Mohmand Attack – Harbinger of Taliban Comeback



The attack in the Mohmand Agency of Federally Administered Tribal Areas (FATA) on July 9, 2010, claimed the lives of about 106 people, majority of them ordinary civilians. Pakistan military had previously claimed to cleanse the area of the Taliban and extremists. However, a series of recent terrorist events indicate the tide may be turning once again. This analysis examines where the planning for the recent attacks may have taken place. Additionally, inferences have also been drawn regarding the terrorist strategy for FATA and its connection to Afghanistan.


Planning for the Attack

The spokesman for the Mohmand Chapter of Tehreek-e-Taliban Pakistan, Ikramullah Mohmand, subsequently accepted responsibility for the July 9th attack. In September 2009, Pakistani security forces claimed to have cleared insurgents from 80 percent of Mohmand, the exception being militant strongholds near the Afghan border. PoliTact sources in the area have previously confirmed reports of Taliban comeback and regrouping of the insurgents in Mohmand and the surrounding areas.

The Governor of Khyber-Pukhtunkhwa, Owais Ghani, and the federal minister of interior, Rehman Malik, have both claimed the planning for Mohmand attack was made across the border in Afghanistan. It is important to note that for the June 13, 2010 attack on the Frontier Corps check post in Mohmand, Afghan Taliban were reportedly blamed. The attack resulted in the death of 7 soldiers and the abduction of about 35. PoliTact sources in Mohmand and Afghanistan further inform that TTP has been able to establish strong sanctuaries in the Kunar province of Afghanistan, and TTP was the main culprit responsible for the attack on the Frontier Corps check post, and not the Afghan Taliban.

The US forces had moved out of Kunar province last year due to rapidly deteriorating security situation, which resulted in an attack on one of its bases in January 2009 causing 13 American casualties. By the time Pakistan Army launched (April-May 2009) an operation in Swat-Dir, according to media reports many Taliban were able to escape to the adjoining Kunar province. This was mainly due to the vacuum that developed as the Americans withdrew from Kunar. Kunar and Nuristan province of Afghanistan have now become Al Qaeda and Taliban havens. Nevertheless, it’s is ironical to see Afghanistan becoming ‘strategic depth’ for Pakistan based insurgents.

Terrorist Tactics and Strategy

According to TTP spokesman the reason for attacking the offices of the political administration in Ekka Ghund, Mohmand Agency, was to target the tribal elders of Ambar area, who had gathered there to discuss the formation of anti-Taliban Lashkar.

Taliban has maintained an absolute control of Ambar, Khawezai-Baizai and Lakaro areas of the Mohmand Agency, and they do not want to see local resistance challenge their influence or set a model for other areas. The kind of attack carried out in Mohmand is central to TTP strategy in FATA and the settled districts of Khyber Pukhtunkhwa. Wherever local people were able to raise a force against the Taliban, they have been repeatedly targeted by Taliban with deadly results. Similar attacks have previously occurred in South Waziristan, Orakzai Agency, Kurram Agency, Darra Adam Khel, Bajaur Agency, Swat and Lakki Marwat.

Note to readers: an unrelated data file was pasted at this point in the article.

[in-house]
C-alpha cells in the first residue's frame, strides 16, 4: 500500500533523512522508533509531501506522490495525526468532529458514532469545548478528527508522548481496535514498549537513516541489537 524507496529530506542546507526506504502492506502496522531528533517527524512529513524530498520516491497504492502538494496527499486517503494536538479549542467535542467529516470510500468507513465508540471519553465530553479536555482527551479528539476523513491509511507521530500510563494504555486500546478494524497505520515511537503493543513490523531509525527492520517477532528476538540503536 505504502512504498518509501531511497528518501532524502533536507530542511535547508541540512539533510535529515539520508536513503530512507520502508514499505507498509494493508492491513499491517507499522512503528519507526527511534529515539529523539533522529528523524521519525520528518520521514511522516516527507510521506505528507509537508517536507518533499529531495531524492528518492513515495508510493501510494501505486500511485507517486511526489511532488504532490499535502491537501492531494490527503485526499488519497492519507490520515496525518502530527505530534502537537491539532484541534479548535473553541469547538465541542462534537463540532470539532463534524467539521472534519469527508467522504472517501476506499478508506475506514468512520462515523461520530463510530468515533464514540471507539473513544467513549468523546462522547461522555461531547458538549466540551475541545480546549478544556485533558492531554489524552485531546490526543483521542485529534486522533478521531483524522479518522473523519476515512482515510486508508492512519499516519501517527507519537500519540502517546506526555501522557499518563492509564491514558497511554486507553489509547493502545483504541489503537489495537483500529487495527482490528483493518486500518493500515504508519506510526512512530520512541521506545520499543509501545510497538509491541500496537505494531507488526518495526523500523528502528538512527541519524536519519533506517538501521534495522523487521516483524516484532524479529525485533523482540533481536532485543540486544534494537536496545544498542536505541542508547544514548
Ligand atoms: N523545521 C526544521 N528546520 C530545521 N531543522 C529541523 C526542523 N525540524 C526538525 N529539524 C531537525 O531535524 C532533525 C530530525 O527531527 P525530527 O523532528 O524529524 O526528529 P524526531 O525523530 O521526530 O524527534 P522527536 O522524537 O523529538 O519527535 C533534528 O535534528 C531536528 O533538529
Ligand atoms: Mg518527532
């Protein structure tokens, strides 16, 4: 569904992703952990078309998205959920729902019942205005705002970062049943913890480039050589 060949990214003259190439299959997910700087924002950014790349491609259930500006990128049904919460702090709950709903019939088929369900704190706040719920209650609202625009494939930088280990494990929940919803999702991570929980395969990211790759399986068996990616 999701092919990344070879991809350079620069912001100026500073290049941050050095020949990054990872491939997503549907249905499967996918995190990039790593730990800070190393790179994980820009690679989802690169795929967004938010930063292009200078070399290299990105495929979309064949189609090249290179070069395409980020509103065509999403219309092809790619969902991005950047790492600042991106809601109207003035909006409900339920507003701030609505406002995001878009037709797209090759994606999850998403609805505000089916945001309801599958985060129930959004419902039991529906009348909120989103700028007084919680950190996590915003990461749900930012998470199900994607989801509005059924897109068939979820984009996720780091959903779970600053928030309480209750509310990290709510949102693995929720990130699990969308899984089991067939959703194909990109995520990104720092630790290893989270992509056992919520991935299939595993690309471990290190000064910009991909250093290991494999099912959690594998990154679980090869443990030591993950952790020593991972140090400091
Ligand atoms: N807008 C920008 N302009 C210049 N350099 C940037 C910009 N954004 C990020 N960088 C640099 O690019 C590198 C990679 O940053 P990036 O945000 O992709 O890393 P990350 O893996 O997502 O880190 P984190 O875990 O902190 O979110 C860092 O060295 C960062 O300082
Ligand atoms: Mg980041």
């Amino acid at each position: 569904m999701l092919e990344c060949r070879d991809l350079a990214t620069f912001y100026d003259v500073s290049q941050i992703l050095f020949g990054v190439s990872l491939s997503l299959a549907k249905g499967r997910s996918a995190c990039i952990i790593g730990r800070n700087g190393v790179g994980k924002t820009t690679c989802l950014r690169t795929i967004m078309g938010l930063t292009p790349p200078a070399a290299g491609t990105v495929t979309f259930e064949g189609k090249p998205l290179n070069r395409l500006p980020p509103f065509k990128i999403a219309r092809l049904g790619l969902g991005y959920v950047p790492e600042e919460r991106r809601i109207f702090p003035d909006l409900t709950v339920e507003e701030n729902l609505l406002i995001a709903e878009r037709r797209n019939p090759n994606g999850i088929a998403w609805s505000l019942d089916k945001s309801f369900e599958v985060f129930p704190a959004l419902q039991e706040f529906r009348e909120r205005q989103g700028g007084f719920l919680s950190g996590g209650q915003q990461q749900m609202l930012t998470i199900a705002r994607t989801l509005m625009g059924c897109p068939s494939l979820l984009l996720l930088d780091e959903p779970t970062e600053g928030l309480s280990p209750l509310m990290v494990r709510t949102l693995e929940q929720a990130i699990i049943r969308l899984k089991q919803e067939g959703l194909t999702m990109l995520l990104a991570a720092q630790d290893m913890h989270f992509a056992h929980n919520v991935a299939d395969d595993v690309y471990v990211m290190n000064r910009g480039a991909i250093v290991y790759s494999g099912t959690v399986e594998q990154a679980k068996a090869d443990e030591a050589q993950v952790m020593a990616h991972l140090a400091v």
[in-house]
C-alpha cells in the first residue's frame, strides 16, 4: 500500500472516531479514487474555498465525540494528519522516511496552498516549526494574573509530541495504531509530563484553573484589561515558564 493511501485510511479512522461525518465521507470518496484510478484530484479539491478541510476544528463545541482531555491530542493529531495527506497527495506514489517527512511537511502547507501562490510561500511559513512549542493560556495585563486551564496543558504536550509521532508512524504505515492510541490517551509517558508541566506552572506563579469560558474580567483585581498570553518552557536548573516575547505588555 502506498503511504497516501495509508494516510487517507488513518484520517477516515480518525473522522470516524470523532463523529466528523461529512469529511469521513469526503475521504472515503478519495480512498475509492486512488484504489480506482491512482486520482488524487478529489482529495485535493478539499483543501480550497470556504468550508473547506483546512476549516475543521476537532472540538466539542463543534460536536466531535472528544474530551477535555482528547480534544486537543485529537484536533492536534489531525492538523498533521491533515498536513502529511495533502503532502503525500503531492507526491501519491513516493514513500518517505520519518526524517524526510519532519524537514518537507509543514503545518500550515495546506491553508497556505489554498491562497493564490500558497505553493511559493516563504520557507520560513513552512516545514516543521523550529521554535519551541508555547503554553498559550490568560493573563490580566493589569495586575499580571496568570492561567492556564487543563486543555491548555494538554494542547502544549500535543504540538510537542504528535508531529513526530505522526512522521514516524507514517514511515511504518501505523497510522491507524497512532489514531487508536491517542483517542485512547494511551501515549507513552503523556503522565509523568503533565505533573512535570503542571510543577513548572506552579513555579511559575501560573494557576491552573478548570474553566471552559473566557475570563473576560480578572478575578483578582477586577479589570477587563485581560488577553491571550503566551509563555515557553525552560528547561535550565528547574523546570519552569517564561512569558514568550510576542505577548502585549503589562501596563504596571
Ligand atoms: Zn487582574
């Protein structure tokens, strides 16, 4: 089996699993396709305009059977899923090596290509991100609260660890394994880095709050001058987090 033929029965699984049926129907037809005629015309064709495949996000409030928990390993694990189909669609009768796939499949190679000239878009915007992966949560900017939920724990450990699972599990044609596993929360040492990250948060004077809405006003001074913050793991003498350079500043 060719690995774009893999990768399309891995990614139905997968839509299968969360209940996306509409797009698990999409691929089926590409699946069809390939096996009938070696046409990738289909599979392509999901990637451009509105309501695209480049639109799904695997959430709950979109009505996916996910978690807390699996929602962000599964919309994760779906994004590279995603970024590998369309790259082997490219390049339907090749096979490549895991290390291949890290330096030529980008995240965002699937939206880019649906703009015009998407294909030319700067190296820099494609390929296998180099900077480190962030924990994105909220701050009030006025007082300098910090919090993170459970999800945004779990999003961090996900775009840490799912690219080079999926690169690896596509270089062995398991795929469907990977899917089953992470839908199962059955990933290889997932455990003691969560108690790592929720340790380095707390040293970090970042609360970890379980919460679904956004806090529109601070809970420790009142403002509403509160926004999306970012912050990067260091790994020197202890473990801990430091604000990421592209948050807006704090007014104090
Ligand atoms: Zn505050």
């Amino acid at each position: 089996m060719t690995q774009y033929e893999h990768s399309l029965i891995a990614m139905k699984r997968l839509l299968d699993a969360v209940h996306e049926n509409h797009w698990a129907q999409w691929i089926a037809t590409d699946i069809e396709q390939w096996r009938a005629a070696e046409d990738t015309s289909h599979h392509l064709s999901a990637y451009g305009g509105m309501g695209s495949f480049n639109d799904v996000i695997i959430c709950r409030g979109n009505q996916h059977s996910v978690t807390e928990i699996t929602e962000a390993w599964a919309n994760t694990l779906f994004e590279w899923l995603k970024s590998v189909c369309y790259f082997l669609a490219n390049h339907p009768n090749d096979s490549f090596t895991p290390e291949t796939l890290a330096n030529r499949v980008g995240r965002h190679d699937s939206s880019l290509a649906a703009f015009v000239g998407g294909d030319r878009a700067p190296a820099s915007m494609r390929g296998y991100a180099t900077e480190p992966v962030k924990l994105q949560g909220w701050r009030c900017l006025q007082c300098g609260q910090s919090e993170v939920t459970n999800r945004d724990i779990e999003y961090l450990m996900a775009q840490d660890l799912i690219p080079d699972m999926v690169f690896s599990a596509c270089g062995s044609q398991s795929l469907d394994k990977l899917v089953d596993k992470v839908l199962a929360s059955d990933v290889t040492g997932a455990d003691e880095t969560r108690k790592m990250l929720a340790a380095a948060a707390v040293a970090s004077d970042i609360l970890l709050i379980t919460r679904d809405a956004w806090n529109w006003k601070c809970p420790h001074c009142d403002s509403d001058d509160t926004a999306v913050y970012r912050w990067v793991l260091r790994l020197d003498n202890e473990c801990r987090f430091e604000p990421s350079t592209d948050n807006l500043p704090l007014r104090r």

As a counter strategy, the government and the security forces have stressed the importance of formulating local armed resistance to Taliban. However, authorities have not extended consisted support to local resistance and lashkars and as a result tribesman have suffered numerous casualties, not to mention the loss of morale. Obviously the primary responsibility of providing security to the people is of the state and government not the other way around.


Implications for Pakistan and Afghanistan

Now that the Taliban have effectively targeted the efforts to raise local armed resistance against them in Mohmand and other areas of tribal areas, they feel emboldened. Taliban foresee a real opportunity to not only make a comeback in Mohmand but also in Bajaur, and possibly in Swat. If they were to be successful in these attempts, it would represent a tremendous setback to the long-term success of the counter-terrorism operations in these areas.

Such a negative development in FATA would also not bode well for the new domestic village forces created in Afghanistan. If not managed diligently, these measures could become the setting stones for the initiation of civil war in Afghanistan. In Pakistan, it would represent the repetition of a vicious cycle; Taliban moving from areas where they are under pressure to the low-pressure areas. Additionally, it would undermine the control the security forces have been able to maintain in recent months, in the southern tribal areas of South Waziristan, Orakzai and Kurram. Consequently, militants would probably move from these stress points to northern tribal regions of Mohmand, Bajaur and Dir-Swat. The Taliban have reportedly already moved in large numbers to the hitherto stable Khyber Agency.

The resurgence of militants in Mohmand, Bajaur and Khyber Agency is also going to endanger the security of Peshawar yet again. Ekka Ghund in Mohmand is just 45 minutes of drive from Peshawar. Militants have long aspired to create extensive destruction in the capital of Khyber Pukhtunkhwa, as Peshawar carries enormous symbolic and strategic significance. Put together, the strategies of TTP and Punjabi Taliban represent deadly and far-reaching consequence for Pakistan, if these are not offset immediately. Punjabi Taliban are making every attempt to open Barelvi and Deobandi rift (Data Darbar attack) in Punjab and create sectarian tensions in the country. However, Pakistan government presently appears inclined to do deal with TTP and Punjabi Taliban separately and using different tactics and strategies.

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